As a result of our experience and increased knowledge of the facts acquired during the 1960s, the conviction has emerged that much more attention needs to be paid to the human factor in the theory of economic development. Until recently the Keynesian or neo-Keynesian approach has dominated the theory of development. In the Keynesian model, the problem of development is identified with the growth of per capita GDP or national income. This growth is explained as the combined result of the rate of saving and the resultant physical capital accumulation on the one hand, and of the capital/output ratio (the productivity of new capital investment in terms of physical output), on the other. This picture of growth or development leads to the identification of certain capital requirements, and helps to identify deficiencies or bottlenecks in terms of foreign exchange requirements, domestic savings and capital inflows. The resulting aggregate growth rate is then transformed into a per capita growth rate by the simple expedient of deducting the net rate of population increase (excess of births over deaths) from the aggregate growth rate of production.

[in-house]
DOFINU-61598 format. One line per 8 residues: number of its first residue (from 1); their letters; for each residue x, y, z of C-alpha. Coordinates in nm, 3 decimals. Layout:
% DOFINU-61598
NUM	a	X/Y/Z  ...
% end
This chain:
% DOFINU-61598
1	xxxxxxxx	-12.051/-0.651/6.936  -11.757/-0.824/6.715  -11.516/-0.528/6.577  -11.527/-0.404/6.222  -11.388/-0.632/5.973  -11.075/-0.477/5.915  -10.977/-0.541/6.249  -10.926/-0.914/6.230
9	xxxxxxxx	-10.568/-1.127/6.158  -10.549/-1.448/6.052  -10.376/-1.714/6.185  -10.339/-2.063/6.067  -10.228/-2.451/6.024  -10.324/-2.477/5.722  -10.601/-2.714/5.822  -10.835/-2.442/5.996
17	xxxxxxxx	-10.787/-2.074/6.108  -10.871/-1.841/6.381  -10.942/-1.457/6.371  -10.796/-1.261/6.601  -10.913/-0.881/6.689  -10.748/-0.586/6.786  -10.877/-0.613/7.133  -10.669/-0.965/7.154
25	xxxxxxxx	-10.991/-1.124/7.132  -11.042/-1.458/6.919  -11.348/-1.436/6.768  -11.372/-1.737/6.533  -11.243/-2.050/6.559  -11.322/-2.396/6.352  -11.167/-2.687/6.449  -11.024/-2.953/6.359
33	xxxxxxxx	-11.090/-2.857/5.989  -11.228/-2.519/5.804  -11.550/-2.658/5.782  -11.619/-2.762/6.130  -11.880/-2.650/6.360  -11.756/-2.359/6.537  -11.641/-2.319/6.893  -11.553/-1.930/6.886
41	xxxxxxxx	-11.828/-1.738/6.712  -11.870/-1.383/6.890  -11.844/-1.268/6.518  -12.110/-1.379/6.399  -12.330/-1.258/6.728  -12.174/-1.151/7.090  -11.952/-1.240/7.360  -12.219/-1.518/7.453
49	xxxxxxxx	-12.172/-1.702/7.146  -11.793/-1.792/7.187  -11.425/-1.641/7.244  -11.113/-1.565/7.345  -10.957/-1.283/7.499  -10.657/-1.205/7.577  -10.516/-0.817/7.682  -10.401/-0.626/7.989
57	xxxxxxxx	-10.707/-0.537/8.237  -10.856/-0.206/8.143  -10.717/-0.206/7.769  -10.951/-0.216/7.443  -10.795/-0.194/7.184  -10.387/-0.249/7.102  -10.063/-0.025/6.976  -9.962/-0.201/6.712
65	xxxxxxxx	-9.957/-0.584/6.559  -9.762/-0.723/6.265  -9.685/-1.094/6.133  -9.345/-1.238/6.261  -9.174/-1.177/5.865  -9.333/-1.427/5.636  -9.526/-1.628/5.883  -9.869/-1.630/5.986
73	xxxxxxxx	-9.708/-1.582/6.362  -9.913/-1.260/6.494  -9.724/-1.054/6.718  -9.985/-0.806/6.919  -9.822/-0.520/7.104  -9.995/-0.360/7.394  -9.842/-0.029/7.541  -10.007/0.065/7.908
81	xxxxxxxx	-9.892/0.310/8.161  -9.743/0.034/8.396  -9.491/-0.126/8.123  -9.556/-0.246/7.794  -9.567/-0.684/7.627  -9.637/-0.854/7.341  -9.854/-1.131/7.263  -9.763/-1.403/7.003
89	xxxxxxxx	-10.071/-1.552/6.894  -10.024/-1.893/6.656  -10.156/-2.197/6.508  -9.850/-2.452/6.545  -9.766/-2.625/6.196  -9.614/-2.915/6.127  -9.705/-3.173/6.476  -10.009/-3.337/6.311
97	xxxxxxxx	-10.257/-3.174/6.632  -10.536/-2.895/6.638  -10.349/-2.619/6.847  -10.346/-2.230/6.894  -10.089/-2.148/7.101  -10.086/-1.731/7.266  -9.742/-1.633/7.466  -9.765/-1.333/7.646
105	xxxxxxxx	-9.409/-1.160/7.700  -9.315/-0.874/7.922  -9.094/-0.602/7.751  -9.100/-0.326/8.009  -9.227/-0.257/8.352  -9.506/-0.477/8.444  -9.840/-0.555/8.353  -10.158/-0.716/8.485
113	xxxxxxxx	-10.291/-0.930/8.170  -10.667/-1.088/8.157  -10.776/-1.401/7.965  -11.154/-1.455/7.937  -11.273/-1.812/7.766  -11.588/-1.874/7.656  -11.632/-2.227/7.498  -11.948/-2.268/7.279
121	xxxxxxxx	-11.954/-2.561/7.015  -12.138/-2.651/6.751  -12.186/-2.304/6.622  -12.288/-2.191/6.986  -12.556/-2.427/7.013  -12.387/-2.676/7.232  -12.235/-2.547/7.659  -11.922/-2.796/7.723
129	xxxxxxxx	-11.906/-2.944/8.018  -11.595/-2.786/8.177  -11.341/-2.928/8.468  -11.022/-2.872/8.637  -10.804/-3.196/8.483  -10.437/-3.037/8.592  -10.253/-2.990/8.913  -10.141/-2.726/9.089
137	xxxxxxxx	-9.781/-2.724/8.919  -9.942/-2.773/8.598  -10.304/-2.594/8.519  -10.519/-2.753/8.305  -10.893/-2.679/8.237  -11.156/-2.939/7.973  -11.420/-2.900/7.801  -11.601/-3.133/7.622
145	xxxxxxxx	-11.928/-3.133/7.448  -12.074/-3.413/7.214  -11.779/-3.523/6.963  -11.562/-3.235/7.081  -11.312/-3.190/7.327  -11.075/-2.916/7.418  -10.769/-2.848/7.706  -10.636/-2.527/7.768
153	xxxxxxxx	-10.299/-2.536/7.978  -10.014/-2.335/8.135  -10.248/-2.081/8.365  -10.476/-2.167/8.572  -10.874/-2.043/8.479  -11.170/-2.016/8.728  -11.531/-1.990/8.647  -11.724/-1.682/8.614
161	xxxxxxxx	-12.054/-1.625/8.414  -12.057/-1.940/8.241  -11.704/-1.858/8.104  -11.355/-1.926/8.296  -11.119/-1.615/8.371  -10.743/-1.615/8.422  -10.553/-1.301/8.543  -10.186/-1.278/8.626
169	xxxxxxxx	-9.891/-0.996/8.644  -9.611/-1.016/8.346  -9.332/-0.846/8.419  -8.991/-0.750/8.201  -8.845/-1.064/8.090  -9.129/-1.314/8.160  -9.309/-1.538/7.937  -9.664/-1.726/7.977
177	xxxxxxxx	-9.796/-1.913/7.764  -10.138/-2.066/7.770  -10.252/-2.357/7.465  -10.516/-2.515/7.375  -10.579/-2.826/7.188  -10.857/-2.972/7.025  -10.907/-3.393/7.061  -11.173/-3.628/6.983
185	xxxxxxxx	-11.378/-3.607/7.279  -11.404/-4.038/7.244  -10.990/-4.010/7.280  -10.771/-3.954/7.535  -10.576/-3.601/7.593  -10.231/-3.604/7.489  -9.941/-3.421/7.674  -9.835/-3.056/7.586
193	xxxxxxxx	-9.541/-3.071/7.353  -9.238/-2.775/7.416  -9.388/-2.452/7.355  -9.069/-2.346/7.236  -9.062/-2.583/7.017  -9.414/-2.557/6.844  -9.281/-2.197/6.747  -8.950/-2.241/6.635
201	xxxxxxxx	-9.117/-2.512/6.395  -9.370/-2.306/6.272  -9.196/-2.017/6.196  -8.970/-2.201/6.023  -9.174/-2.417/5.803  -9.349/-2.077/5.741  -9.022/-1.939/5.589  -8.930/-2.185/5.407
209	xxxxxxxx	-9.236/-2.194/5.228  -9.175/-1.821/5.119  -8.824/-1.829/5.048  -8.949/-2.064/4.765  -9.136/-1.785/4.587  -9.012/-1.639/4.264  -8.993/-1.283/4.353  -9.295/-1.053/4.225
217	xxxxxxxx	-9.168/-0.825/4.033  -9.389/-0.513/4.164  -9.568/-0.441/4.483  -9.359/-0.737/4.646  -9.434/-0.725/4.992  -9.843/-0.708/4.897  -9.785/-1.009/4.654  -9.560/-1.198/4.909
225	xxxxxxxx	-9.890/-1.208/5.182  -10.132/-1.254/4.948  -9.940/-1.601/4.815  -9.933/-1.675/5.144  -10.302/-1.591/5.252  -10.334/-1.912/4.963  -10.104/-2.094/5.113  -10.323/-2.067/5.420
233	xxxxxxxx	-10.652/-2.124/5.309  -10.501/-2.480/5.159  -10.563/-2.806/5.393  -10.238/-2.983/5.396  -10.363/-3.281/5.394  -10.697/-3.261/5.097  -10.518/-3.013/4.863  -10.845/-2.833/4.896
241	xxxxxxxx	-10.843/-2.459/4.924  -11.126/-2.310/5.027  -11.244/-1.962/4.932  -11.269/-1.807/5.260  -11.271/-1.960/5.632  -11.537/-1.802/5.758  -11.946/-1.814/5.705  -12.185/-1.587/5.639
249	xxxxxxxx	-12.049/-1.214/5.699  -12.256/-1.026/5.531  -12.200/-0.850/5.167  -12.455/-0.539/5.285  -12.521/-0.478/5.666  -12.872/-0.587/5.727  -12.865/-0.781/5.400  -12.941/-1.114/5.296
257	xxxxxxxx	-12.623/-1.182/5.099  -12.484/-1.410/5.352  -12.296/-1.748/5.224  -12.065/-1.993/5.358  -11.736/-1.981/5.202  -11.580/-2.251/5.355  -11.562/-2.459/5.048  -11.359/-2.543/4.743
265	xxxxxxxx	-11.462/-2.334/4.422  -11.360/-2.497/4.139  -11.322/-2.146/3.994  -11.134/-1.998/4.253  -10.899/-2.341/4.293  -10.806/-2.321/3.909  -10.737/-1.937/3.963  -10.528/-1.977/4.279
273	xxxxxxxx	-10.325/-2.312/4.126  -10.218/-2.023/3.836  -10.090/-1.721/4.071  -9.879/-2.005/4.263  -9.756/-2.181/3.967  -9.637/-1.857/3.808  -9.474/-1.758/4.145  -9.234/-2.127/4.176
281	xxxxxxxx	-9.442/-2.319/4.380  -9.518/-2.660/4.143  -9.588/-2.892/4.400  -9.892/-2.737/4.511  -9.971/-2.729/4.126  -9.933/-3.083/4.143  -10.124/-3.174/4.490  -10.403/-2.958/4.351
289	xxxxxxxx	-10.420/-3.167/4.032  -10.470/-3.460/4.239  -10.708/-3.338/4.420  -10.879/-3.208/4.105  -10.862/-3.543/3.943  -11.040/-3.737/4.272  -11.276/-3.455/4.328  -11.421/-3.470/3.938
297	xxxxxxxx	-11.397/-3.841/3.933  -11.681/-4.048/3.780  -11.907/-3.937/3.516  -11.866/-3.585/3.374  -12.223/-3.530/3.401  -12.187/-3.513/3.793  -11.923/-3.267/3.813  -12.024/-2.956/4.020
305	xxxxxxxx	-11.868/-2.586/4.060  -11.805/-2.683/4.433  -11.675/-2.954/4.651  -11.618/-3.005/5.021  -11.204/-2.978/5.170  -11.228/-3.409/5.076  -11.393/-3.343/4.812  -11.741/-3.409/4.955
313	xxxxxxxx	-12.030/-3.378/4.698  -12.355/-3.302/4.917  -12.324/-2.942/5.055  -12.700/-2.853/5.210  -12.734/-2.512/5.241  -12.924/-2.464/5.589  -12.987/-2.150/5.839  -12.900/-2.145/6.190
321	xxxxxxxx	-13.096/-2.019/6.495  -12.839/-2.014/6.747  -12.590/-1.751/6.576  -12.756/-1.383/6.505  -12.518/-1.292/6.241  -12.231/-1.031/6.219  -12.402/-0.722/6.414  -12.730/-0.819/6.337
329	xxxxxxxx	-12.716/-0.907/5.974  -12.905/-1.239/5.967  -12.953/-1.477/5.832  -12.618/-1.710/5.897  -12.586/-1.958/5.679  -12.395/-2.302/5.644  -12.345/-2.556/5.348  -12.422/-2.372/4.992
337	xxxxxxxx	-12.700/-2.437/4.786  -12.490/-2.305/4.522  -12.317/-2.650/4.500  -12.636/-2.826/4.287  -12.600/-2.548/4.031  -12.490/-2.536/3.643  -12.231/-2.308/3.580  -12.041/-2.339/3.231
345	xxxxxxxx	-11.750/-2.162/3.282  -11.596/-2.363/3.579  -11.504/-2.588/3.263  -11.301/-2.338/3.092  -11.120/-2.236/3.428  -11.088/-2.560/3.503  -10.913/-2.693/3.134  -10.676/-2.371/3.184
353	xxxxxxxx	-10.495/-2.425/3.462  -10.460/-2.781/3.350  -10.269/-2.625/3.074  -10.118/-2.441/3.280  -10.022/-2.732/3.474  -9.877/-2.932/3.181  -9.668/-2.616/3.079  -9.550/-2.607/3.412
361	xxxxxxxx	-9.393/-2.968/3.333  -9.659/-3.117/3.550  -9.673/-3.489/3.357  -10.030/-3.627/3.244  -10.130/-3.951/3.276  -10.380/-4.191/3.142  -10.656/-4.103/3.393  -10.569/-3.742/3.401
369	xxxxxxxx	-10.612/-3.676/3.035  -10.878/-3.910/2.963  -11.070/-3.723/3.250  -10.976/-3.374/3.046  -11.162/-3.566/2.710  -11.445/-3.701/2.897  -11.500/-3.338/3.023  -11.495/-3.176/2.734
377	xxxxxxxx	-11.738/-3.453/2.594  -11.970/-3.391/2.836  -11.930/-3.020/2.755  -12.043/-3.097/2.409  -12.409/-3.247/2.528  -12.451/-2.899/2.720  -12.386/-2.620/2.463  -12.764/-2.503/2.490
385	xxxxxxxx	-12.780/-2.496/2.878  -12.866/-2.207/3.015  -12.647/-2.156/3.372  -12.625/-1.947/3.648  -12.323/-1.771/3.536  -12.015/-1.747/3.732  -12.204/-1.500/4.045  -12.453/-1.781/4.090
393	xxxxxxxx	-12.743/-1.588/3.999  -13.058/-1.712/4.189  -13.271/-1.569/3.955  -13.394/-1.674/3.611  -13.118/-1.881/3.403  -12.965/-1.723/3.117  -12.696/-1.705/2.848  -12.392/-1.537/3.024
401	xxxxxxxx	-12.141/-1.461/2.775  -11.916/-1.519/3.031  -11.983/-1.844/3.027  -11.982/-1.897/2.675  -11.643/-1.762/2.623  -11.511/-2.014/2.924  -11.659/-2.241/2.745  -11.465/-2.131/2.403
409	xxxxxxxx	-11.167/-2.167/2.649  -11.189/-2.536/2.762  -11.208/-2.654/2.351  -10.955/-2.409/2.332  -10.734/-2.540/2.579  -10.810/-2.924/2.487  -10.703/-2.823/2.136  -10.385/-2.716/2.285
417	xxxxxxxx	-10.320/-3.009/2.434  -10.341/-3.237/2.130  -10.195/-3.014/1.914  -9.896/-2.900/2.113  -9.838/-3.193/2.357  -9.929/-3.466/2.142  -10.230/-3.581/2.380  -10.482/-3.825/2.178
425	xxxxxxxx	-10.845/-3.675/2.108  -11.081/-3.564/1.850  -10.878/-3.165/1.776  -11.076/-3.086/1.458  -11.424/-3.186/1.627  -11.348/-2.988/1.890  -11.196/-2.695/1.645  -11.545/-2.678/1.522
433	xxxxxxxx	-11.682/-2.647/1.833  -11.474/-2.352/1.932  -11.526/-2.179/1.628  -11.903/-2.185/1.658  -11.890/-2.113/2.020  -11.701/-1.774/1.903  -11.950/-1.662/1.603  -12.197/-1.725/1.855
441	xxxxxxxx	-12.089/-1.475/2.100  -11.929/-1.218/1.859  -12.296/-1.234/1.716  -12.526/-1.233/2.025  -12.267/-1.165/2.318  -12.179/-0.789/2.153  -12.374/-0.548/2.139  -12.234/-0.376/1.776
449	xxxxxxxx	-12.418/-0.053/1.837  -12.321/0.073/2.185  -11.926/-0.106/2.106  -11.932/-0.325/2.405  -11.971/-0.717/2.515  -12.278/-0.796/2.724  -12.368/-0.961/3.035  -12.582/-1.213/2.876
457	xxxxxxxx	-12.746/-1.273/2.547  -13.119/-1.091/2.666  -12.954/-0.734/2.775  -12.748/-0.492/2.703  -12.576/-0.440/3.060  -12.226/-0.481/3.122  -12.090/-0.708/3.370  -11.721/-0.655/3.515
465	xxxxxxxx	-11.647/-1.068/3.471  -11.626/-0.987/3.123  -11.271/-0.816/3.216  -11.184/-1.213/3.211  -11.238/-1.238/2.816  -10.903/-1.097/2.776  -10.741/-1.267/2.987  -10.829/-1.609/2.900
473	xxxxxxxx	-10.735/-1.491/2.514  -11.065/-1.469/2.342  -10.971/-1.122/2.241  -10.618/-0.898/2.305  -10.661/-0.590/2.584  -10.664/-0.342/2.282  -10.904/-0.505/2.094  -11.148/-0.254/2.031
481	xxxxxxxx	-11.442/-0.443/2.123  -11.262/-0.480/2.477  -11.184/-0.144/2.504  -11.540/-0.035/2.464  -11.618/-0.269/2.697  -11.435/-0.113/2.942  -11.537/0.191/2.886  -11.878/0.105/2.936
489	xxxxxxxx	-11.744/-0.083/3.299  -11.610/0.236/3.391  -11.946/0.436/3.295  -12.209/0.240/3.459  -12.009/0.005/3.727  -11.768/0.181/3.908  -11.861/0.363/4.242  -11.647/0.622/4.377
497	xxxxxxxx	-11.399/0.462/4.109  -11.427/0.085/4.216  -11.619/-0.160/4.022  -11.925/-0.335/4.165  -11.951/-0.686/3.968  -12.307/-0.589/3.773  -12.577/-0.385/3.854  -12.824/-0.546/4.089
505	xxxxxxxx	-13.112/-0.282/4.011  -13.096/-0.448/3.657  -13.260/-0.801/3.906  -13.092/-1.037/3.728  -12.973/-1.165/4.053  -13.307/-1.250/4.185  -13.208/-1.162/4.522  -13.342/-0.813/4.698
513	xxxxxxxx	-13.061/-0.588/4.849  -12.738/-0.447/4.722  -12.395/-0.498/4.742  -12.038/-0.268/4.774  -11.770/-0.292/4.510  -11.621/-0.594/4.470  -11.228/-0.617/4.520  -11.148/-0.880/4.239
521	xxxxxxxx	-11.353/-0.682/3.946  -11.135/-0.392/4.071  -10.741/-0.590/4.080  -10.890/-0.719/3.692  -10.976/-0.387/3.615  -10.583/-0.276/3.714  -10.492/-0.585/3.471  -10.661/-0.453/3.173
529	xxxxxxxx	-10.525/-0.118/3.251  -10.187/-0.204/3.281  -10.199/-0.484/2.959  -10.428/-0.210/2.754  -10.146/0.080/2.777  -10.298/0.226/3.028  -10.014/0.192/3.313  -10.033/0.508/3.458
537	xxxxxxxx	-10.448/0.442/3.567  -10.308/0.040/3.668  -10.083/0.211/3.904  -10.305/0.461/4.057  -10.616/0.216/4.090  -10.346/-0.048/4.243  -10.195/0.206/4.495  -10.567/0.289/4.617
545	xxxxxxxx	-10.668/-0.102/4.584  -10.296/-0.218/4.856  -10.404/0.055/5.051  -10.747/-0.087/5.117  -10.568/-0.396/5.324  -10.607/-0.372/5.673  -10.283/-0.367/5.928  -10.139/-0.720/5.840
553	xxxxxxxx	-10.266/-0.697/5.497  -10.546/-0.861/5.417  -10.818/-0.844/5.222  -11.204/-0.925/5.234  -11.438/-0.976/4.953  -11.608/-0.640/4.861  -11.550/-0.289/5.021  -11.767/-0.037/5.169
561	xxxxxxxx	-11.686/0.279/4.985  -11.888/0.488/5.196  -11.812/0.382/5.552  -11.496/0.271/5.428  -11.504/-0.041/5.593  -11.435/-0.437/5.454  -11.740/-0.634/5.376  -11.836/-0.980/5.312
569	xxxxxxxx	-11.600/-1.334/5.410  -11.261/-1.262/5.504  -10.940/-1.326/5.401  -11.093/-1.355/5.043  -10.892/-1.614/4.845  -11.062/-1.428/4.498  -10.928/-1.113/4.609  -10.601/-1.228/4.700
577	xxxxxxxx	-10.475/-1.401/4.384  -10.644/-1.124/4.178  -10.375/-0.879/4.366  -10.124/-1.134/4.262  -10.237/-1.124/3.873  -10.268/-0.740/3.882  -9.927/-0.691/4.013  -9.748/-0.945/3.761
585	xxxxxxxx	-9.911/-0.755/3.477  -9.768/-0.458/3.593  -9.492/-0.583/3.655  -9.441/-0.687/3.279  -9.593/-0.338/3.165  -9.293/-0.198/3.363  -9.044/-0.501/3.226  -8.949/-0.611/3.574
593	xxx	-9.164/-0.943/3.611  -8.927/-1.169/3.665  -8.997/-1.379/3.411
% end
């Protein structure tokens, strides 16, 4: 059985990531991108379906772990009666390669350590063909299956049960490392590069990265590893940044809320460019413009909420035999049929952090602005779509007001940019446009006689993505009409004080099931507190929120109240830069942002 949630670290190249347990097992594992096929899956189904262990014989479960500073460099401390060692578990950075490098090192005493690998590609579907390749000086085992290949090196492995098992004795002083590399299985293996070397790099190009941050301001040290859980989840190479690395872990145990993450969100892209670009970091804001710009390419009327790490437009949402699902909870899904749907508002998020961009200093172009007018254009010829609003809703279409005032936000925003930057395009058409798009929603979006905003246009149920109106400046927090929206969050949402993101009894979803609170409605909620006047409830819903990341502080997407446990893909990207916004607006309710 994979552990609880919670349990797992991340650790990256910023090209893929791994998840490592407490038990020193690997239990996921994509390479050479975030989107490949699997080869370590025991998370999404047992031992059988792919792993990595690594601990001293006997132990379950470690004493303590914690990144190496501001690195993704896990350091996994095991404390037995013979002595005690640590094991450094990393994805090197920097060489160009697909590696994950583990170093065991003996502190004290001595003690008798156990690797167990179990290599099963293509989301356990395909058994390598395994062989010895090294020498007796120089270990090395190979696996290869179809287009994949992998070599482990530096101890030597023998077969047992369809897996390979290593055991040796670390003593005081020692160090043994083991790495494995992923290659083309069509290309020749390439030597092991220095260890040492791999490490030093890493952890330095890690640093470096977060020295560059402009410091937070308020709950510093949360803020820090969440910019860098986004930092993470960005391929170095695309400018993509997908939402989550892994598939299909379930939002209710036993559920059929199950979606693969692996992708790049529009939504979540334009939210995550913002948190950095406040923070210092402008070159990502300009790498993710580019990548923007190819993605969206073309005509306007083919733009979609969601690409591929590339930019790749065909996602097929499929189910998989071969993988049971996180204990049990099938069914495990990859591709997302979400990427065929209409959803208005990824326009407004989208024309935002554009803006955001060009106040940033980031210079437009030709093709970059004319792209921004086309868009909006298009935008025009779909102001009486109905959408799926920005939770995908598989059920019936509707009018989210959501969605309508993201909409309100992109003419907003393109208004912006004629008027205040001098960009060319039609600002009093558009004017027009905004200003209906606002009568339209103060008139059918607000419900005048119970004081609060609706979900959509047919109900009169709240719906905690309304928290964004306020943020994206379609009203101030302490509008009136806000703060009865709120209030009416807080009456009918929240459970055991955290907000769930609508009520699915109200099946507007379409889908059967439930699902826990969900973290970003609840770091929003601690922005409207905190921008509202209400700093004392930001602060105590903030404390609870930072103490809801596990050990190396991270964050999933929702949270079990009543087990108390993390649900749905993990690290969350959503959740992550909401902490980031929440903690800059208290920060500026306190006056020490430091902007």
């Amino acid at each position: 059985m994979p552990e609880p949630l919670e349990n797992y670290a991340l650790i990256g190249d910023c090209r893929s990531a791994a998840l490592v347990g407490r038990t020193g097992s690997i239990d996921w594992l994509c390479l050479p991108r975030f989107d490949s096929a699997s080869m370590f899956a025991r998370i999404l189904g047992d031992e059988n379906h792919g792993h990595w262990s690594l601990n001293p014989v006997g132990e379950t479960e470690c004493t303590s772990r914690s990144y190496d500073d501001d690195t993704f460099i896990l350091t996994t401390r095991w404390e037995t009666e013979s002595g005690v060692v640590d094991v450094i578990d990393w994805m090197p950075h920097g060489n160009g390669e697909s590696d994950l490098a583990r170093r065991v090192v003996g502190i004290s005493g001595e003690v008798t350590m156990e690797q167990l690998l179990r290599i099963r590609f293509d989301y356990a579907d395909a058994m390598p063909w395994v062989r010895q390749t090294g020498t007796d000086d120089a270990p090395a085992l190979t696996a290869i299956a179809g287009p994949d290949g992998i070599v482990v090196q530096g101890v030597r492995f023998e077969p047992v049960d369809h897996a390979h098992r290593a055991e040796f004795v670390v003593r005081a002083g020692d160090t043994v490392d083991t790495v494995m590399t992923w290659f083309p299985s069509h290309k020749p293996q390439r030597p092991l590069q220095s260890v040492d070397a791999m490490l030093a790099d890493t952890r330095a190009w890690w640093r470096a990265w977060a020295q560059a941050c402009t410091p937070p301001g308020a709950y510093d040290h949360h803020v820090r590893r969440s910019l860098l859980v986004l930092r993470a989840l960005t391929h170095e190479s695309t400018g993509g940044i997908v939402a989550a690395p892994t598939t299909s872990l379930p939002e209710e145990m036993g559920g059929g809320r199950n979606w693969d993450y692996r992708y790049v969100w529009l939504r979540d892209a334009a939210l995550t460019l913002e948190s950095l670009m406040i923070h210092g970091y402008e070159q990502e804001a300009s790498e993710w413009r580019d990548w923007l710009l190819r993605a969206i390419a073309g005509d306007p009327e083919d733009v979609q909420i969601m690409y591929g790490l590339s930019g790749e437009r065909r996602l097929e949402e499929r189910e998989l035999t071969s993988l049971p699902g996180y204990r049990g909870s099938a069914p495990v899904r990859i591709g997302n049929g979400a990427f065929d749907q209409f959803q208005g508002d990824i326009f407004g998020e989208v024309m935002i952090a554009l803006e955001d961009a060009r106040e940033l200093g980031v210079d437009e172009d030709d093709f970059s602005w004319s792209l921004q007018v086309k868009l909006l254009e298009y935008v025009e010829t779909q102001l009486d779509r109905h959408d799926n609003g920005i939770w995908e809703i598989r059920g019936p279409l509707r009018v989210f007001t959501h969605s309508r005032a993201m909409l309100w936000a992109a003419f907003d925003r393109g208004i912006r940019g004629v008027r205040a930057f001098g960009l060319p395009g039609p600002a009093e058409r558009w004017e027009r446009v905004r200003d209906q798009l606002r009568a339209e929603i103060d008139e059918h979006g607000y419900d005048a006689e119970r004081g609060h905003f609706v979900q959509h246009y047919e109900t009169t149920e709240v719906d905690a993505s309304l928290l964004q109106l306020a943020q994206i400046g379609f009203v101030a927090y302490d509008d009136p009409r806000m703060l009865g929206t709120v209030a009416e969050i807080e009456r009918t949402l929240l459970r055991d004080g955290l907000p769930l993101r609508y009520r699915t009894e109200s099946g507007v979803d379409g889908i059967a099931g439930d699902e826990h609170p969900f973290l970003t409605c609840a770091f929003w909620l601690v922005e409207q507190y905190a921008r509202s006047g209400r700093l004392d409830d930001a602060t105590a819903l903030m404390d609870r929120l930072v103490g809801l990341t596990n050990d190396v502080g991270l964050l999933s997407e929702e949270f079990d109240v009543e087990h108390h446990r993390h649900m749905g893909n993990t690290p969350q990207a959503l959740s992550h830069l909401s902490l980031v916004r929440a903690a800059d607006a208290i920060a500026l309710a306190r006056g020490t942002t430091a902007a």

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H. W. Singer
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